Ultra-Low-Dose Intra-Arterial Contrast Injection for Iliofemoral Computed Tomographic Angiography

OBJECTIVES: This study sought to evaluate the feasibility of using ultra-low-dose intra-arterial contrast injection for iliofemoral computed tomographic (CT) angiography to follow diagnostic cardiac catheterization.  Cardiovascular interventions such as percutaneous aortic valve replacement require transfemoral delivery of large-bore intra-arterial catheters; therefore, pre-procedural assessment of aortoiliofemoral anatomy is important. CT angiography is ideal for this purpose but requires a large volume of intravenous contrast.

METHODS: Consecutive patients requiring evaluation of aortoiliofemoral anatomy underwent conventional anteroposterior projection iliac angiography during cardiac catheterization. A pigtail catheter was left in situ in the infrarenal abdominal aorta, and patients were transferred to the CT suite. Subsequently, 10 to 15 ml of contrast diluted with normal saline was injected intra-arterially via the pigtail catheter while a spiral CT of the abdomen and pelvis was acquired. Conventional angiographic and CT images were analyzed independently to assess suitability for large-bore (7-mm-diameter) intra-arterial catheter access.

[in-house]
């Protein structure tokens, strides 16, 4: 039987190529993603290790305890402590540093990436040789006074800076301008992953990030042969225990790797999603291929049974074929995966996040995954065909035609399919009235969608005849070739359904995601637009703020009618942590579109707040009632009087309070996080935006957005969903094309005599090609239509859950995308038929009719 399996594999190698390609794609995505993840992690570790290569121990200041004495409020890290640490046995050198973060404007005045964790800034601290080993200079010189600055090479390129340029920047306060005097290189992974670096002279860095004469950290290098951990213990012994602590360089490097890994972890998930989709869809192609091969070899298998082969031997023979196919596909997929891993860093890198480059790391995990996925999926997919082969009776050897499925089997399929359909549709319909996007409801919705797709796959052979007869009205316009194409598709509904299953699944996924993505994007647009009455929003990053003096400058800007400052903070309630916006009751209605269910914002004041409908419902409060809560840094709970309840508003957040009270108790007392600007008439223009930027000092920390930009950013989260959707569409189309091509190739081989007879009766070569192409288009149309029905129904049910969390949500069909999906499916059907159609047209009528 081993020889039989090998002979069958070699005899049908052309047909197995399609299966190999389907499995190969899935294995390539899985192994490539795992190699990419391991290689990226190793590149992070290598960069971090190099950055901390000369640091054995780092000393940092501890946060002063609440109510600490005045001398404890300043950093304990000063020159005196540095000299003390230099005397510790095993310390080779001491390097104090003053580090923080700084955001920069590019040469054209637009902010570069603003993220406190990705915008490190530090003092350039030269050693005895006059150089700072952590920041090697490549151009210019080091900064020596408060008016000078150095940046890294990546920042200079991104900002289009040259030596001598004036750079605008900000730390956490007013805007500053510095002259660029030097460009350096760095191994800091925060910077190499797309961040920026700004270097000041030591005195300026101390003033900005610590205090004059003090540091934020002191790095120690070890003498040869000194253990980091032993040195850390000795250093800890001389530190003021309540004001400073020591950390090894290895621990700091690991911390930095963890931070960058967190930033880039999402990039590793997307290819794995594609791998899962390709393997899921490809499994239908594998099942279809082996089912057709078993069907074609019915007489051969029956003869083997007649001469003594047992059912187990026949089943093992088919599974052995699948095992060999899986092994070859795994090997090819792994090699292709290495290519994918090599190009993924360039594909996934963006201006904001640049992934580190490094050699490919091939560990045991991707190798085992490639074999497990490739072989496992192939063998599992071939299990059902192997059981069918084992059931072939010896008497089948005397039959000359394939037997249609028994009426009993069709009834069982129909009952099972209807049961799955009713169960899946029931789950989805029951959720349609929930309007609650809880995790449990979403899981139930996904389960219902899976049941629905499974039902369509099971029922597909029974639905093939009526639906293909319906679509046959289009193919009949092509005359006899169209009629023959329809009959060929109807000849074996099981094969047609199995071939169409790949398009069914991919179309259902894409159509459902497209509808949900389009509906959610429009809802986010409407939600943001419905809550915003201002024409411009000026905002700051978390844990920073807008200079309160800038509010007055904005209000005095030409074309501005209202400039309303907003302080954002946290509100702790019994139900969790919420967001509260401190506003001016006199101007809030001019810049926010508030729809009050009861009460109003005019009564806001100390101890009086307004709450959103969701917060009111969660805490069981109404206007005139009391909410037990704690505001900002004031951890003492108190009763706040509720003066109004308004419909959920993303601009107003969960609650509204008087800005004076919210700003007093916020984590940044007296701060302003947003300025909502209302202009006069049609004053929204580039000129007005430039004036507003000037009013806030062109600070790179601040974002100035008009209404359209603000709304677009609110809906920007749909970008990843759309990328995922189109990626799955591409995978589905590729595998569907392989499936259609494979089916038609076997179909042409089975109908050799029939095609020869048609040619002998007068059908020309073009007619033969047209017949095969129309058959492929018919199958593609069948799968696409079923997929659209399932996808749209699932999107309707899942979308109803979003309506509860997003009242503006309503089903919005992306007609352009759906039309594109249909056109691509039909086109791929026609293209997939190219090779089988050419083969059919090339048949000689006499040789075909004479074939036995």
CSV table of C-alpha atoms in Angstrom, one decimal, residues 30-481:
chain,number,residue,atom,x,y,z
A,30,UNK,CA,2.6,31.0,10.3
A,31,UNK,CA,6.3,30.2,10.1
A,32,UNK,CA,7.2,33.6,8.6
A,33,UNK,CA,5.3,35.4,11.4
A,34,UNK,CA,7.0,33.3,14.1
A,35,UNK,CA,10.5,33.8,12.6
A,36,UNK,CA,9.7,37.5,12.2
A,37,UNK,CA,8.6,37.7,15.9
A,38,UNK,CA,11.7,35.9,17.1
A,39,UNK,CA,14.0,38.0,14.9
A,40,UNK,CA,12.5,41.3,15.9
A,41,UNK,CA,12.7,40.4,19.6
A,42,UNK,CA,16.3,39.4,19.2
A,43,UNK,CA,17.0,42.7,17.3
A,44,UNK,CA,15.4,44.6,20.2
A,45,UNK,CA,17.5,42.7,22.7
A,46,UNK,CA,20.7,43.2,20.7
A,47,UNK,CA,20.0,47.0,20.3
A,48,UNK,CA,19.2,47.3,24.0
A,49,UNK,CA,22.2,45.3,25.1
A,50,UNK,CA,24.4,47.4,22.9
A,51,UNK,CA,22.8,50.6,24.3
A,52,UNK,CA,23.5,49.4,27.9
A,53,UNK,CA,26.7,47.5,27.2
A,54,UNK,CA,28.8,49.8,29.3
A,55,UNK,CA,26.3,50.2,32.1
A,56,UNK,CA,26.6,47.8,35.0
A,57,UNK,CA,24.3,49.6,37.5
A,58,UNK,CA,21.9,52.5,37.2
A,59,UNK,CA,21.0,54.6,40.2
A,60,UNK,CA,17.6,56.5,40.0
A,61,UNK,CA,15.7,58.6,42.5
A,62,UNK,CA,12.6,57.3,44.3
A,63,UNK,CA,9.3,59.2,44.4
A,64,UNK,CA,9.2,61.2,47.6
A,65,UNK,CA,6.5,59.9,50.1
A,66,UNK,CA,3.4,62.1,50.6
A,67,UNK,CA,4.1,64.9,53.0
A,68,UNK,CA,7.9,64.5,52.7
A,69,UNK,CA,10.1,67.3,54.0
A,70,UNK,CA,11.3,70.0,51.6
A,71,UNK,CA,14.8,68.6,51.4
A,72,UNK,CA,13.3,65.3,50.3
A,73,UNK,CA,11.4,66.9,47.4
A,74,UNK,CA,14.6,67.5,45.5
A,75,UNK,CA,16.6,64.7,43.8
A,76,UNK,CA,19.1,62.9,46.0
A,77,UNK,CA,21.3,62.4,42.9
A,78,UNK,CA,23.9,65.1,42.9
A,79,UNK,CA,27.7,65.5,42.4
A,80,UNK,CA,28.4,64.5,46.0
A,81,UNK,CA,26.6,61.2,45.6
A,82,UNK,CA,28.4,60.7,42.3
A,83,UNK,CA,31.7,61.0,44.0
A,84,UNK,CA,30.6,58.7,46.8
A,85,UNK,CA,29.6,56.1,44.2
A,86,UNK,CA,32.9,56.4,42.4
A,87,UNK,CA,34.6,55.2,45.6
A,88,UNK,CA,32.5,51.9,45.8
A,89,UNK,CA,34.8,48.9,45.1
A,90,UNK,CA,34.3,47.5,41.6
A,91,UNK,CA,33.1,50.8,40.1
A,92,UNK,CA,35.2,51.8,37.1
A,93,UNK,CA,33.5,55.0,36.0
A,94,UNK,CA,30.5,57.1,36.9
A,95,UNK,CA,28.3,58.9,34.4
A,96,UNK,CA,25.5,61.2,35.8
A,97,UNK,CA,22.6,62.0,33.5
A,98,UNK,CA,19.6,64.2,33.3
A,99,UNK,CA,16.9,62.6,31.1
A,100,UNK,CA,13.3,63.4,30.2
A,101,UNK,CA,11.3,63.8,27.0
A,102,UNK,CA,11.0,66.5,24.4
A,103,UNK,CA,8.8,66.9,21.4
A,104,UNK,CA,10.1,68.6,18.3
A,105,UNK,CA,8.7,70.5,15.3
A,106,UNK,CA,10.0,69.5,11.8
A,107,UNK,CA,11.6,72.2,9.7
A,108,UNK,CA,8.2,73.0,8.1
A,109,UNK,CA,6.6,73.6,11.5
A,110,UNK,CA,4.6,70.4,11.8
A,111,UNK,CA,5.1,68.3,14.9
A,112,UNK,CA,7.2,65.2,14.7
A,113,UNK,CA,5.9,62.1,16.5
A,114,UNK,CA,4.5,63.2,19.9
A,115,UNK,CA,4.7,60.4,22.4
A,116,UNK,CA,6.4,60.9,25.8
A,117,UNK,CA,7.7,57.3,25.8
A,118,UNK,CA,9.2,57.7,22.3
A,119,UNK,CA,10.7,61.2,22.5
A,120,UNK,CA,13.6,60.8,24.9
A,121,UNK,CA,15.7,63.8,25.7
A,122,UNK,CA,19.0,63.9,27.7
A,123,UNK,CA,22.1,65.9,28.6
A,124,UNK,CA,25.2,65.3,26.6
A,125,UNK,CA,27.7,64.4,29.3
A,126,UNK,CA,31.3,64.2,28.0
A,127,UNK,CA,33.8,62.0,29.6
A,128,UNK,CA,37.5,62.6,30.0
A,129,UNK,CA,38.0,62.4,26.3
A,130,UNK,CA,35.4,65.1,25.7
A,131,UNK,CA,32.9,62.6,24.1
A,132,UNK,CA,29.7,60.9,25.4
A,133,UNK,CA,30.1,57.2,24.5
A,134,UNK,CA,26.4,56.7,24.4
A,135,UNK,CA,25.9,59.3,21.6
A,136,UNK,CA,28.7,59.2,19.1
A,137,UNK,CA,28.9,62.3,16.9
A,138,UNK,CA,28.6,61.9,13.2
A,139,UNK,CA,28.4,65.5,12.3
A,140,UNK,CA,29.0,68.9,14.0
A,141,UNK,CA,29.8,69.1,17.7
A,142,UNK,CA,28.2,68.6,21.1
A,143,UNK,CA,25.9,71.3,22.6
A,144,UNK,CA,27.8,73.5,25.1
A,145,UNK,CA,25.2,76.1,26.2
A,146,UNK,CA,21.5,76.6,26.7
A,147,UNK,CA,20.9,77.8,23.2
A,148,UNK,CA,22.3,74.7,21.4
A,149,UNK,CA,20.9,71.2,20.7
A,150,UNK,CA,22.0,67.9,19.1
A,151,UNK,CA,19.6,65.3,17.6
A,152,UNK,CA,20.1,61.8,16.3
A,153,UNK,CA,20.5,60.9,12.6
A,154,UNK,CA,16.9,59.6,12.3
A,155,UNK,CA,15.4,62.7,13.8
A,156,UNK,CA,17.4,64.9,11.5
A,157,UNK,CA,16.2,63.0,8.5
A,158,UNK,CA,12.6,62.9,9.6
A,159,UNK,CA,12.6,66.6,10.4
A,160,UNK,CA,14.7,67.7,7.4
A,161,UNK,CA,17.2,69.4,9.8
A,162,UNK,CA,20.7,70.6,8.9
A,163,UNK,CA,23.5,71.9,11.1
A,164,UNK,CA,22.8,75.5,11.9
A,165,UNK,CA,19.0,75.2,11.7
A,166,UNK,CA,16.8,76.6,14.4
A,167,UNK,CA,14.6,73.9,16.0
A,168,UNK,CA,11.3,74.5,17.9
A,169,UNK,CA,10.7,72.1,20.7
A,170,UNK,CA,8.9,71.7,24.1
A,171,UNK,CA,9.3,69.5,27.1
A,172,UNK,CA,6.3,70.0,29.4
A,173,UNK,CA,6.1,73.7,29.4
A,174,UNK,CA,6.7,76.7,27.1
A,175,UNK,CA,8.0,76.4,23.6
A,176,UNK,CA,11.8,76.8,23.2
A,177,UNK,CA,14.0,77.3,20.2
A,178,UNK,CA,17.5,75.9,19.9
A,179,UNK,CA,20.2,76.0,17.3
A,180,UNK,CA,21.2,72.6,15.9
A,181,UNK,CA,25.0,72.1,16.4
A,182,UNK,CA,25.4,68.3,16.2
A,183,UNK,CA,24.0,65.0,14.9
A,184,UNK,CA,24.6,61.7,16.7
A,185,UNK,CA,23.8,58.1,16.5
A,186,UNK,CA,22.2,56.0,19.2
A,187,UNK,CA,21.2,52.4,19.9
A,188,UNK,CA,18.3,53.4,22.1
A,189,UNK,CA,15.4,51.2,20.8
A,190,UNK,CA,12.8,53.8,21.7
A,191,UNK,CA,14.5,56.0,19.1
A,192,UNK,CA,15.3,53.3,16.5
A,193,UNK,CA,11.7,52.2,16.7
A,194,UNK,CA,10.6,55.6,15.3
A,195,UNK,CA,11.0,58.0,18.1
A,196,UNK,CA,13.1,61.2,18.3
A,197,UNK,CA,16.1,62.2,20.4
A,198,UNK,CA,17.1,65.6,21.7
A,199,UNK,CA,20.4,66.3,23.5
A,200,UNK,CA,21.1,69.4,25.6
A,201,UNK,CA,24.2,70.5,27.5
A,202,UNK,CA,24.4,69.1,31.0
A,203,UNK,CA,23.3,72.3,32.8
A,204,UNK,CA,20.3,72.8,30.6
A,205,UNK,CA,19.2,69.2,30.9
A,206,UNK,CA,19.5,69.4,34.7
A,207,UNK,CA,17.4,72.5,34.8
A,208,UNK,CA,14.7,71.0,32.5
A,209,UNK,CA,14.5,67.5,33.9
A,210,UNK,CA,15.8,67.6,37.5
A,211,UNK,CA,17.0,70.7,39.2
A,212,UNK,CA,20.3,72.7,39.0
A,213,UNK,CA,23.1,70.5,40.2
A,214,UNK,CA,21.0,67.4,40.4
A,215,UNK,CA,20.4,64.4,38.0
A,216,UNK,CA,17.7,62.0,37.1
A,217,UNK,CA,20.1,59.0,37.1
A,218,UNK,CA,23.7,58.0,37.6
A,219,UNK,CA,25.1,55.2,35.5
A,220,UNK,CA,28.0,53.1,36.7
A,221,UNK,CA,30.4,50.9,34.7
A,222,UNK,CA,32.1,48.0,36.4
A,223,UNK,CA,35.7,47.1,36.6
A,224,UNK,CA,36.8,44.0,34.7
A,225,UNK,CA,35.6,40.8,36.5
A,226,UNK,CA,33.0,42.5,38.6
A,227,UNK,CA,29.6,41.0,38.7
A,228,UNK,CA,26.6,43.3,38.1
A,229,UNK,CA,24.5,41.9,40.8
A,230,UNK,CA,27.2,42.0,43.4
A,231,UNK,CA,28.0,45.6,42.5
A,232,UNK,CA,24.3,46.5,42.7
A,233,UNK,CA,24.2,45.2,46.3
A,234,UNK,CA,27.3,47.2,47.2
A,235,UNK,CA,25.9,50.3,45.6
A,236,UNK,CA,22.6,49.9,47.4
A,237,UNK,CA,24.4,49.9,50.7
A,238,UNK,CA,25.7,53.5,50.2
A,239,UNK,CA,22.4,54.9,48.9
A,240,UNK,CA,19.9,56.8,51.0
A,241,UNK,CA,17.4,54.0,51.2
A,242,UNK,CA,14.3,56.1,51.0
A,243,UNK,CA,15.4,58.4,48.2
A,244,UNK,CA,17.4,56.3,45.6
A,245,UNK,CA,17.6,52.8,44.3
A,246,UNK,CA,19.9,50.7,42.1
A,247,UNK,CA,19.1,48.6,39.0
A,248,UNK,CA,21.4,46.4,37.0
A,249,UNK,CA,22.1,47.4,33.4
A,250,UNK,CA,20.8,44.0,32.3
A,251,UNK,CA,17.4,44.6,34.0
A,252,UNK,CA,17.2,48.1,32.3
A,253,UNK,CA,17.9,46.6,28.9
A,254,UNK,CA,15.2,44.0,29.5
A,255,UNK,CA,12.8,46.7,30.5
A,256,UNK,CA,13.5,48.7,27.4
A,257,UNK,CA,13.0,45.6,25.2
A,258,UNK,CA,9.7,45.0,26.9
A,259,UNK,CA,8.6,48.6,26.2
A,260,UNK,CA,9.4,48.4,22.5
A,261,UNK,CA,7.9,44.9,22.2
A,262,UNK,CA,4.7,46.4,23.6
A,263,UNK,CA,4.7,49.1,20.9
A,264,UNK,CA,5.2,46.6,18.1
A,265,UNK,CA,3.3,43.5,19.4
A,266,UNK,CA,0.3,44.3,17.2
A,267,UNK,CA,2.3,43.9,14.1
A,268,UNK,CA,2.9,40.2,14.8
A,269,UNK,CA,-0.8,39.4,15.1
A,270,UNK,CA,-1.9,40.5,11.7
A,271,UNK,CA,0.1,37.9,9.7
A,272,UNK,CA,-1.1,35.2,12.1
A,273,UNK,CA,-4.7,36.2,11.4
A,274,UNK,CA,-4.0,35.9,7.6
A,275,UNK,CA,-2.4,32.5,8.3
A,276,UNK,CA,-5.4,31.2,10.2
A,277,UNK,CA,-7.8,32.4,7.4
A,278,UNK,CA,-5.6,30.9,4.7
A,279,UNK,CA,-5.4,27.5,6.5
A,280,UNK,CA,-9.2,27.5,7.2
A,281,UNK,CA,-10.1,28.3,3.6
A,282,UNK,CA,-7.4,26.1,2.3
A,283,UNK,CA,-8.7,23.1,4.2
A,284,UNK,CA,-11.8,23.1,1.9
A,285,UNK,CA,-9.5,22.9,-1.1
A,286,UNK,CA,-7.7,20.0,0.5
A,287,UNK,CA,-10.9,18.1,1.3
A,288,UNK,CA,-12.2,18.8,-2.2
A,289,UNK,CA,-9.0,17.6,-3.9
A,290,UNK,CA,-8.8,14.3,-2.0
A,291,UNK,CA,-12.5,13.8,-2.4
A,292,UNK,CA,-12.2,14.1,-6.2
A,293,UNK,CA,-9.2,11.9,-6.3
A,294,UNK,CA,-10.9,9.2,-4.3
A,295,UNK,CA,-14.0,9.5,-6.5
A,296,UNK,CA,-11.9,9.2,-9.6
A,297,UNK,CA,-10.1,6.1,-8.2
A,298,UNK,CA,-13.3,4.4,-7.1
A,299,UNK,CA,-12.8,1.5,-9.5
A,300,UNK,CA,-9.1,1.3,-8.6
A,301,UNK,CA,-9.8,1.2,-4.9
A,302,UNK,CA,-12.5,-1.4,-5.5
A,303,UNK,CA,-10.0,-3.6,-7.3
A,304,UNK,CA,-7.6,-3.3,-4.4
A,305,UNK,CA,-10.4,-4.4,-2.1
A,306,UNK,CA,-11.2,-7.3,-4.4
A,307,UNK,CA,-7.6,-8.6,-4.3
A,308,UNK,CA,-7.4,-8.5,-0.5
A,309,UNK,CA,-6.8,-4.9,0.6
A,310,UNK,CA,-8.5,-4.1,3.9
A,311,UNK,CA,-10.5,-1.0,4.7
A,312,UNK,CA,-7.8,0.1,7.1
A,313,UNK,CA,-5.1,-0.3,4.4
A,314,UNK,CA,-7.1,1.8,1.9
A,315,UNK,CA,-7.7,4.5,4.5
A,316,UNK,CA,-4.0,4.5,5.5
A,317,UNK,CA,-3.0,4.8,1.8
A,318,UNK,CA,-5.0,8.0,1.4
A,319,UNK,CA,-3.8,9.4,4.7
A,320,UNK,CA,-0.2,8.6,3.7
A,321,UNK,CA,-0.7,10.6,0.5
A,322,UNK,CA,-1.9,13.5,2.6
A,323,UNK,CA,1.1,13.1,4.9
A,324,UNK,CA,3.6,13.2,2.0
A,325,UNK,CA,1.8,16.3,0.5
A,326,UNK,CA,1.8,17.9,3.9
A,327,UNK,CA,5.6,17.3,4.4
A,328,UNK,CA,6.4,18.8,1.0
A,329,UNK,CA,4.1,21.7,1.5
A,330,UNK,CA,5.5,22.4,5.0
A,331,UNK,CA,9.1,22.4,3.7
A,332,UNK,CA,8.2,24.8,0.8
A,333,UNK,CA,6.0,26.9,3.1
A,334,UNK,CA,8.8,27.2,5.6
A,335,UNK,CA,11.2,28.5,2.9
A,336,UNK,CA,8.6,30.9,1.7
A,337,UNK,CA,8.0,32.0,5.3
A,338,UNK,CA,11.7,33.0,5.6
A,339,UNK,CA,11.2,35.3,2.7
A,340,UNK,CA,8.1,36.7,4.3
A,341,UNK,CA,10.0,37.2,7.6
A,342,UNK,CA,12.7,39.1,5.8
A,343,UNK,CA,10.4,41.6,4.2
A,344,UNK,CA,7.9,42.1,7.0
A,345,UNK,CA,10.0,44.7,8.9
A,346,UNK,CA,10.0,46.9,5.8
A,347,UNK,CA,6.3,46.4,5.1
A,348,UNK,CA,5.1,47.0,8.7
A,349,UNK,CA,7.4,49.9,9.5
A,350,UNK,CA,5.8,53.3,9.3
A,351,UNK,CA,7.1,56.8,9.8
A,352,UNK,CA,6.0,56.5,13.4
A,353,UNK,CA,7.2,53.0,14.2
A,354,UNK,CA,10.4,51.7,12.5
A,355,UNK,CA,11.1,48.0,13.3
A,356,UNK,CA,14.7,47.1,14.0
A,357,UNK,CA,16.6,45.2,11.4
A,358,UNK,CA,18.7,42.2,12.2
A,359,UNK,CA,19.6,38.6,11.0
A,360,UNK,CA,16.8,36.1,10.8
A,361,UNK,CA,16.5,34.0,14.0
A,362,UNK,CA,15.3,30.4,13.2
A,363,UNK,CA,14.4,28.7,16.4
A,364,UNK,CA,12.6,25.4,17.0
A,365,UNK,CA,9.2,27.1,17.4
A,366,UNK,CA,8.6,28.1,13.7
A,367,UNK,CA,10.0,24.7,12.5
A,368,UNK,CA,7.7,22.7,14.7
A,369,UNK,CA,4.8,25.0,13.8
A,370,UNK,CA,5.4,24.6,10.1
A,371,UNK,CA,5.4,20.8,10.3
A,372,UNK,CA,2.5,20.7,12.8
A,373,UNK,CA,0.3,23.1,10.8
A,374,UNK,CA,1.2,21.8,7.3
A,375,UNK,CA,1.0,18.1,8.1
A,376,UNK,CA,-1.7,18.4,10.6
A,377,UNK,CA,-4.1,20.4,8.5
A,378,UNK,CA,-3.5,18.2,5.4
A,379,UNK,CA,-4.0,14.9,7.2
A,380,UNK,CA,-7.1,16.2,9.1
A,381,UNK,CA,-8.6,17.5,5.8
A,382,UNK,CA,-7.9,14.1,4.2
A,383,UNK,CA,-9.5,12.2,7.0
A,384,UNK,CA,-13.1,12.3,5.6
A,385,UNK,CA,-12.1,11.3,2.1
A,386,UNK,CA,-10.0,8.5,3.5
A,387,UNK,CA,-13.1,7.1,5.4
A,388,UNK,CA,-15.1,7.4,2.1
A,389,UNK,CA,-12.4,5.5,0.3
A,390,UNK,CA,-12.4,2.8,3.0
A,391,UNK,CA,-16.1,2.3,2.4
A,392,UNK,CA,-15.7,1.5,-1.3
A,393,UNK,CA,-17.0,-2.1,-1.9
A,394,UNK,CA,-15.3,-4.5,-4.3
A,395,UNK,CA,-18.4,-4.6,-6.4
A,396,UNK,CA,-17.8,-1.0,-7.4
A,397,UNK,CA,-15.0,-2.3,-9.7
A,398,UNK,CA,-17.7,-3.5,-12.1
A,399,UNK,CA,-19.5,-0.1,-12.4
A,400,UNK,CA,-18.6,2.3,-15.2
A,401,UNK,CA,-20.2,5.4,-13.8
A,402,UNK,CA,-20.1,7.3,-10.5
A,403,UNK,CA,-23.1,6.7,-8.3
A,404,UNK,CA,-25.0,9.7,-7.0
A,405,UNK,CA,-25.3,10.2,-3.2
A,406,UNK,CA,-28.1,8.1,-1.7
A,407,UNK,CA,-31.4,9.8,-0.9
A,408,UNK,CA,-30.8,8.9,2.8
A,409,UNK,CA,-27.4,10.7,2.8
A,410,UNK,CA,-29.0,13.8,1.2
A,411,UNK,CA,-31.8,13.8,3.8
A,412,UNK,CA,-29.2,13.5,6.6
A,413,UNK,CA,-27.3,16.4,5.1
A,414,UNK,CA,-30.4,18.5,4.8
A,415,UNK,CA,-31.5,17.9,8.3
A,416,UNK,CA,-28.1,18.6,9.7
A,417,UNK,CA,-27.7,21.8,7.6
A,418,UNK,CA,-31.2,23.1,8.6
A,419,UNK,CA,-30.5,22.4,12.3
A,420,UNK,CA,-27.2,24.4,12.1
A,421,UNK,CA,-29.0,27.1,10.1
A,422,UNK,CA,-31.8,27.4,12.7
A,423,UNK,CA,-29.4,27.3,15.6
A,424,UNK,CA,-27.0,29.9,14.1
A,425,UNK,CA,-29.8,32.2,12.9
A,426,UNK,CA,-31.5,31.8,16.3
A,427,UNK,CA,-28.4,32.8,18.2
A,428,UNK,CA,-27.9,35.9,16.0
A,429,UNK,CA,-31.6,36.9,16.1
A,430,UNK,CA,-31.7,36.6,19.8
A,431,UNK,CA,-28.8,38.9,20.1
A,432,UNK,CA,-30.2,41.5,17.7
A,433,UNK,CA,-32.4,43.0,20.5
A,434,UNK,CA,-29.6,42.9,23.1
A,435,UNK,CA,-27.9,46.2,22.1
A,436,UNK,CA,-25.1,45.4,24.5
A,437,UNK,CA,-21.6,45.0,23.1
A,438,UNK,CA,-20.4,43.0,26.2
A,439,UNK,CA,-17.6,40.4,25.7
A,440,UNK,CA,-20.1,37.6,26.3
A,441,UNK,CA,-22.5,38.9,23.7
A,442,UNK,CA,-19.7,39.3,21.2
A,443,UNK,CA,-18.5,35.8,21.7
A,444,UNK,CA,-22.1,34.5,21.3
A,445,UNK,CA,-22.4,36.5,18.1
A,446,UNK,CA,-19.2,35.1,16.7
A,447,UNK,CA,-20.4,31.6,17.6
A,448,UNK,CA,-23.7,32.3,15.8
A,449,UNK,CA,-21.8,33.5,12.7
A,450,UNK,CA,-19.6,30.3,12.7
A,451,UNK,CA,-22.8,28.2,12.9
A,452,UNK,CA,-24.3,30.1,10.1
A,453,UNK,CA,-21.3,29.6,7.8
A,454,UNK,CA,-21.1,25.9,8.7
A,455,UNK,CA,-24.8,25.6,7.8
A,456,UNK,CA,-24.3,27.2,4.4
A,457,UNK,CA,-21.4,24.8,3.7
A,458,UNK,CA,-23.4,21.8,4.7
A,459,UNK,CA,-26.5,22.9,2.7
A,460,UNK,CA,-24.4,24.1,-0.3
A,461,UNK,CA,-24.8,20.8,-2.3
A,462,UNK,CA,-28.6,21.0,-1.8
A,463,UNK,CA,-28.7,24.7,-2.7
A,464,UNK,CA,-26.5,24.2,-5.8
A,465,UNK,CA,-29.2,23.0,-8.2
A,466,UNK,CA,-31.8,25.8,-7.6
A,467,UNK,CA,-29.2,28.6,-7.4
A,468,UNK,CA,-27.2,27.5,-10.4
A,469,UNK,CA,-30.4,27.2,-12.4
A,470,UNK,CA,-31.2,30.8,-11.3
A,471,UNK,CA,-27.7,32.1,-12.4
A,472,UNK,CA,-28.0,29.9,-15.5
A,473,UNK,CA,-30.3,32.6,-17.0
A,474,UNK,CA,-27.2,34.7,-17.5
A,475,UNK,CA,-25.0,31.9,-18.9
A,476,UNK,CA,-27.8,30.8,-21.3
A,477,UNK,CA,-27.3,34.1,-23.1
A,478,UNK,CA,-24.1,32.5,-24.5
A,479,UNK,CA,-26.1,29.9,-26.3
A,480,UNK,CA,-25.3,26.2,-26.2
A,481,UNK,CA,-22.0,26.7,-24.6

RESULTS: Excellent CT image quality was achieved in 34 of 37 patients (92%). The mean contrast dose for CT was 12 ± 2 ml. In 9 patients (24%), CT changed the assessment of femoral access feasibility. Furthermore, in another 7 patients (19%), unfavorable anatomy as shown by CT directed the avoidance of a particular side. Overall, CT findings altered the interventional approach in 16 patients (43%). There was no significant deterioration detected in renal function after coronary and CT angiography (estimated glomerular filtration rate 54.8 ± 3.8 ml/min before 53.3 ± 3.9 ml/min after, p = 0.55).

CONCLUSIONS: High-quality aortoiliofemoral CT angiography can be obtained with a technical success rate of >90% using 10 to 15 ml of contrast injected via a catheter in the abdominal aorta, and offers an alternative to conventional X-ray or CT angiography with high-volume intravenous contrast injection. Tavon Austin Jersey

PMID: doi:10.1016/j.jcmg.2009.08.010

Posted in Computed Tomography, Invasive Imaging and tagged , , , , .

One Comment

  1. This is very important in patient populations with frequent renal dysfunction. These scans can define the iliac anatomy with 10-15 ml of contrast, and often combined with a non-contrast scan of the aorta.

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